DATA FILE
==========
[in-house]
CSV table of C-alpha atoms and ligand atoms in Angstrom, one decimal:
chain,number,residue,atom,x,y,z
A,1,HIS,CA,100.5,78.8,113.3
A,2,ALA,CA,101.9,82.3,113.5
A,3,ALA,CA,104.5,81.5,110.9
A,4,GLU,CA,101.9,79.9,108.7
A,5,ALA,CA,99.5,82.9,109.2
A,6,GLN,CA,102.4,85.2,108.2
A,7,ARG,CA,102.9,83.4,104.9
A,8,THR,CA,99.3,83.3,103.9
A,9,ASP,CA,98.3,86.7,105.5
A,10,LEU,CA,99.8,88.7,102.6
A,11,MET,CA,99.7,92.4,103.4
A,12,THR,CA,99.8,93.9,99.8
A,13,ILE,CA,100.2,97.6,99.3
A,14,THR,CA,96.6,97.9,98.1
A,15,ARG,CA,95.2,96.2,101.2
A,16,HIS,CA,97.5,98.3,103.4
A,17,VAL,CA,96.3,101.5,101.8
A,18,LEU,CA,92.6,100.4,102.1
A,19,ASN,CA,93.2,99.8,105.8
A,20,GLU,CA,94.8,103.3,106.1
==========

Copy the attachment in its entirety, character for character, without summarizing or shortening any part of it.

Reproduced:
[in-house]
CSV table of C-alpha atoms and ligand atoms in Angstrom, one decimal:
chain,number,residue,atom,x,y,z
A,1,HIS,CA,100.5,78.8,113.3
A,2,ALA,CA,101.9,82.3,113.5
A,3,ALA,CA,104.5,81.5,110.9
A,4,GLU,CA,101.9,79.9,108.7
A,5,ALA,CA,99.5,82.9,109.2
A,6,GLN,CA,102.4,85.2,108.2
A,7,ARG,CA,102.9,83.4,104.9
A,8,THR,CA,99.3,83.3,103.9
A,9,ASP,CA,98.3,86.7,105.5
A,10,LEU,CA,99.8,88.7,102.6
A,11,MET,CA,99.7,92.4,103.4
A,12,THR,CA,99.8,93.9,99.8
A,13,ILE,CA,100.2,97.6,99.3
A,14,THR,CA,96.6,97.9,98.1
A,15,ARG,CA,95.2,96.2,101.2
A,16,HIS,CA,97.5,98.3,103.4
A,17,VAL,CA,96.3,101.5,101.8
A,18,LEU,CA,92.6,100.4,102.1
A,19,ASN,CA,93.2,99.8,105.8
A,20,GLU,CA,94.8,103.3,106.1